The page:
Consumerism/Frankfurters and Moby Grape Juice

Jose G. Perez jgperez at SPAMfreepcmail.com
Sun Nov 28 16:06:21 MST 1999



Michael Pugliese wrote:

     "Being born in 1961, I'd venture that I'm younger than most of the
posters here but from reading and knowing vets from previous g-g-generations
my sense is that working class people by the end of the sixties hated the
war, but hated the anti-war movement more."

    Where did you get THAT idea? Antiwar sentiment was greatest among
PROLETARIAN youth, the ones being sent as grunts to the front lines. The
truth is that the ones who put a stop to the war was the American
proletariat IN UNIFORM, by refusing to fight and fragging every west point
sonofabitch who tried to get them to go out and do it. Outside the elite
units, there was a complete breakdown in discipline and fighting morale.

    Opposition to the war was unanimous in the ghettos and barrios. And
although it is true that, say in 1966 and 1967, the pig press succeeded to a
large degree in alienating many older workers from their sons and daughters,
by 1970 or so the parents had come to the conclusion that their children had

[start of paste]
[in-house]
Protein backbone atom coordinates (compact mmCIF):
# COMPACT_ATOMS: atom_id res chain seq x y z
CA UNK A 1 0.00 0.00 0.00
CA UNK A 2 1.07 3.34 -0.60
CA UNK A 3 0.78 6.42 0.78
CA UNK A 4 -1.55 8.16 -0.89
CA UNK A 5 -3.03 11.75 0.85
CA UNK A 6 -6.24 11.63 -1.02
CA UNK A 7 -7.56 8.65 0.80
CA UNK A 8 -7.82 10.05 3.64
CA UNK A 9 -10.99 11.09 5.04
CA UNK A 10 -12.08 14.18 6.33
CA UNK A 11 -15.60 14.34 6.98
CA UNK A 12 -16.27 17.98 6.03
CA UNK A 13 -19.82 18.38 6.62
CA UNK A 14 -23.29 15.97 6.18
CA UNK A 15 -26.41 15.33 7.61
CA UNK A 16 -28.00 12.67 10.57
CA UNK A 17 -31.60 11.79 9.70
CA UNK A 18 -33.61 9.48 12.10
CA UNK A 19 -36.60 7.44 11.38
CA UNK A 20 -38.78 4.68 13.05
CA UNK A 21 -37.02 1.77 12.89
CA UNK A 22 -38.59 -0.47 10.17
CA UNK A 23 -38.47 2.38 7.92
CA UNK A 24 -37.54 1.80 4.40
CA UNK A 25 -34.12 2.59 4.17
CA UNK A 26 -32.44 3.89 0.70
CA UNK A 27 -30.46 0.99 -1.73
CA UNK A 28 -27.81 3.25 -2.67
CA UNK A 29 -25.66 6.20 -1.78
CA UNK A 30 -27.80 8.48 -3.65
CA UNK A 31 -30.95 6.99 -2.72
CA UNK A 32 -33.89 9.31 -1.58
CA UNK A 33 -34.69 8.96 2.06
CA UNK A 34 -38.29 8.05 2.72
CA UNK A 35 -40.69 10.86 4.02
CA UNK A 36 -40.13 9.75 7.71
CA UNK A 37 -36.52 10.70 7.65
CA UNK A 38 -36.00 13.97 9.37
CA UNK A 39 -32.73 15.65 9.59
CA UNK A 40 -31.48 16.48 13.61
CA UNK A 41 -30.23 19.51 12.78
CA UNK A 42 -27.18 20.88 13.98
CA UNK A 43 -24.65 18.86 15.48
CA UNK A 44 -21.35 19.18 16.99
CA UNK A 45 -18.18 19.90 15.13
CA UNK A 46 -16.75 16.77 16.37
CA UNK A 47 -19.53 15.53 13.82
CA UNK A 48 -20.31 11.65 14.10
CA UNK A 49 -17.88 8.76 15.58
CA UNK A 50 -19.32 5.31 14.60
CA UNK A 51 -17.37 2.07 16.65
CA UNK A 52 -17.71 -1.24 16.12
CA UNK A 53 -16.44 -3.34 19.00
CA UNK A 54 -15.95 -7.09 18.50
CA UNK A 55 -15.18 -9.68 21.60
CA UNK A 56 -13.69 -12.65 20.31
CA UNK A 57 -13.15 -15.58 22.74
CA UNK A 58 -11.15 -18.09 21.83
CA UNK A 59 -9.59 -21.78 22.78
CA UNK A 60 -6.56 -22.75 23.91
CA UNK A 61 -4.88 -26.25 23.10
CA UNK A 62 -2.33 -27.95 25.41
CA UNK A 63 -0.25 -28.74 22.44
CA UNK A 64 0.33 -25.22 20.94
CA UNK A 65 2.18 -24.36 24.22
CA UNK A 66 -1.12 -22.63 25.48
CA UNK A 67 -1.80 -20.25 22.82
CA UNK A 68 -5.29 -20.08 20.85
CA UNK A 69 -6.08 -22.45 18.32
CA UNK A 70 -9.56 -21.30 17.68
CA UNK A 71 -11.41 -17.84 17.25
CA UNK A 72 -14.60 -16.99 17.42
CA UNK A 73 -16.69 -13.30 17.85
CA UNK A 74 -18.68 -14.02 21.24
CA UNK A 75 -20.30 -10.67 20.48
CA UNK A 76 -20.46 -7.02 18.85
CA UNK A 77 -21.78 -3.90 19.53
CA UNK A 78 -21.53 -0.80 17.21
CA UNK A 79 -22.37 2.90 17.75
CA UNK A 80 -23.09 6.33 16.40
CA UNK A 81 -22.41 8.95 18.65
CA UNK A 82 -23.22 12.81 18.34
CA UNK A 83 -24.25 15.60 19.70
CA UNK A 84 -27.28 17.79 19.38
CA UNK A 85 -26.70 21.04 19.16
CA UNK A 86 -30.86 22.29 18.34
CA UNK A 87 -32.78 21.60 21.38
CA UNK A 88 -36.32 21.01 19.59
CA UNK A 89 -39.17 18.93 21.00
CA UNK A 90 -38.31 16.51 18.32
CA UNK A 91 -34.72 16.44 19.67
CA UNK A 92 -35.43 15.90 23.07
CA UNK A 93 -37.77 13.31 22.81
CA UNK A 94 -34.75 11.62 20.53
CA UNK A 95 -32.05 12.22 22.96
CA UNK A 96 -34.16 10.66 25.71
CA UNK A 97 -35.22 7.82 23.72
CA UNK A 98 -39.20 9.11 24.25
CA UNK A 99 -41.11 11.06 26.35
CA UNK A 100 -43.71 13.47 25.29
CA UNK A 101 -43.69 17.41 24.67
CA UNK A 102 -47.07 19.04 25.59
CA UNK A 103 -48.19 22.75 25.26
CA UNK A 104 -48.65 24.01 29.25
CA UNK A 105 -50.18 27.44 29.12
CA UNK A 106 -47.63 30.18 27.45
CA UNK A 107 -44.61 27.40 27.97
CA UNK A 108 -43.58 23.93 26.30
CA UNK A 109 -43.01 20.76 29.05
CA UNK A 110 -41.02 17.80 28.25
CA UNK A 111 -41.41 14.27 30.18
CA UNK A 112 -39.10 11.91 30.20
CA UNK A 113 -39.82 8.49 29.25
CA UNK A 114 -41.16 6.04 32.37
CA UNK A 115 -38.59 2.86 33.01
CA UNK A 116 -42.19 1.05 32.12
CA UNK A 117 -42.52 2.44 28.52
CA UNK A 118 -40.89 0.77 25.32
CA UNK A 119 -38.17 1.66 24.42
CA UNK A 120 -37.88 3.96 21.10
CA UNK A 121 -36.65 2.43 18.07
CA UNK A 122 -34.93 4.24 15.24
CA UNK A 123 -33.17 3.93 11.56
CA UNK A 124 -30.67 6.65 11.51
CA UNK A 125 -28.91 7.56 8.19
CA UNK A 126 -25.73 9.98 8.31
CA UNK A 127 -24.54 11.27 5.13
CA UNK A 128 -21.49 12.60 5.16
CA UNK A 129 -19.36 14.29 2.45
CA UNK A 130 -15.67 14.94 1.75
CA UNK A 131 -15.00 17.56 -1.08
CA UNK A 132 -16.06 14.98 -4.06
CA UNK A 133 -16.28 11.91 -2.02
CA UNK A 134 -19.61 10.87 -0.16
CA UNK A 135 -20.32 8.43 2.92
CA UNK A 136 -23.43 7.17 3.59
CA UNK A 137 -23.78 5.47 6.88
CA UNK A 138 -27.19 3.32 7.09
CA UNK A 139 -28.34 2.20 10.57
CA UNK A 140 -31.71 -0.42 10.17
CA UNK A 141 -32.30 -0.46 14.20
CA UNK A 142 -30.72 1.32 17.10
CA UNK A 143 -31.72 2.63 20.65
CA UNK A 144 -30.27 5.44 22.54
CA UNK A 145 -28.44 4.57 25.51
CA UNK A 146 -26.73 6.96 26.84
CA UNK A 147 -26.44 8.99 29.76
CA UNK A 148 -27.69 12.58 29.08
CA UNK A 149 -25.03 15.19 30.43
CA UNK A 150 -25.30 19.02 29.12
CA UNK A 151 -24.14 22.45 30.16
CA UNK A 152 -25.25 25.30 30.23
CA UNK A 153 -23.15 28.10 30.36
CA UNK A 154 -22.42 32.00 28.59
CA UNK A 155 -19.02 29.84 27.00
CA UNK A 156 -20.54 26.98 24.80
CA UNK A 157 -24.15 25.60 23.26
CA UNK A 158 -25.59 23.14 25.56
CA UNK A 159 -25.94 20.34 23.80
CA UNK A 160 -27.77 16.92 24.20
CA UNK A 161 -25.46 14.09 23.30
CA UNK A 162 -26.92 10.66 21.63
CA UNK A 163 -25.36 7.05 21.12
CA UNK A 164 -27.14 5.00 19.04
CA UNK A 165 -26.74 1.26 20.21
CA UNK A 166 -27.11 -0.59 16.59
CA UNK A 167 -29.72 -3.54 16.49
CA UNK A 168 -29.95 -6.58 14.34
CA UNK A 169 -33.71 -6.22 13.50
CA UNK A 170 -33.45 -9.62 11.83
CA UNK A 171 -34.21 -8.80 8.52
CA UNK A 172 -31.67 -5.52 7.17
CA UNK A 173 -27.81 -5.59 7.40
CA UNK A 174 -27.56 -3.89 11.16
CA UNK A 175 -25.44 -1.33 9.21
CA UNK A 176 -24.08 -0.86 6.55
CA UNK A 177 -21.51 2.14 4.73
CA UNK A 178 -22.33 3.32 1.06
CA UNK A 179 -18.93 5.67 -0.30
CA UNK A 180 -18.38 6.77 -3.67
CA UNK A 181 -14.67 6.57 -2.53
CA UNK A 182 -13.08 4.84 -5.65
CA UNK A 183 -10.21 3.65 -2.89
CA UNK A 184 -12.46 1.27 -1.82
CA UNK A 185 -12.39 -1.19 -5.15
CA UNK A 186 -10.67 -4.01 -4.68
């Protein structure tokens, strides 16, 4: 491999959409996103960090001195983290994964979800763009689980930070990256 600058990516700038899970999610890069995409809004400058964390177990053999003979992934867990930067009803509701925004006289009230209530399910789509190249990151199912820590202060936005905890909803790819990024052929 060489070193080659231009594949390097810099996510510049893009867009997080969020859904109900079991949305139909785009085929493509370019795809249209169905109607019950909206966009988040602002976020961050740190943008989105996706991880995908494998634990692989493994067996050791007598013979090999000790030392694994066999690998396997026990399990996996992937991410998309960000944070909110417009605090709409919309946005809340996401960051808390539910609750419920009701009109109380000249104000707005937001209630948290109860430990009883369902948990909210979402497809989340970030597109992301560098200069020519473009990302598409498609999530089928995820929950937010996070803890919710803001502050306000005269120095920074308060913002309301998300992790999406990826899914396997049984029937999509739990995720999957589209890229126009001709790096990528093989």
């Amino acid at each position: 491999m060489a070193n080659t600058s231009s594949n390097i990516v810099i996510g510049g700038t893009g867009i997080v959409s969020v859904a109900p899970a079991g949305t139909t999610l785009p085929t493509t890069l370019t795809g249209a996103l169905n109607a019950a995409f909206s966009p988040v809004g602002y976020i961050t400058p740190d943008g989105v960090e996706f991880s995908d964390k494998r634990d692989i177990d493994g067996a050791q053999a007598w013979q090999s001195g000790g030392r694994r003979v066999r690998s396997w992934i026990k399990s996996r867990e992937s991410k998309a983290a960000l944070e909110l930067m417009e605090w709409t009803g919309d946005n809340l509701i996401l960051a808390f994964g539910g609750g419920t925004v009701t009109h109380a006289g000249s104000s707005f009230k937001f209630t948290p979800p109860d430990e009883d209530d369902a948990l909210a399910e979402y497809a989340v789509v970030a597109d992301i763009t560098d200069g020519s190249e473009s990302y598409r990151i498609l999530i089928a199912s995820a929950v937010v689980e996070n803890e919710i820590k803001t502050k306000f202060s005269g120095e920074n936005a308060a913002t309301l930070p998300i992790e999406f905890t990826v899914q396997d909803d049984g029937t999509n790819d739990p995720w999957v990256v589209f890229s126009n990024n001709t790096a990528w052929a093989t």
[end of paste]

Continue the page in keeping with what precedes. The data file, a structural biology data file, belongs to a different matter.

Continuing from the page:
been right all along.

    Nixon's "majority" was silent because it didn't exist. The "grass roots"
support in letters and telegrams that flooded the White House in support of
Nixon was the origin of political "Astroturf," the work of paid political
operatives, not an expression of popular support.

    It was a lesson the ruling class won't soon forget. For all their
bragging about being the biggest and toughest kids on the block, when push
comes to shove the U.S. ruling class has been unwilling to commit ground
troops when it is likely someone is going to shoot back. Look at Kosovo and
Yugoslavia. And they dropped the draft like a hit potato. No sense giving
military training to people who were quite likely to turn the guns around.

Jose


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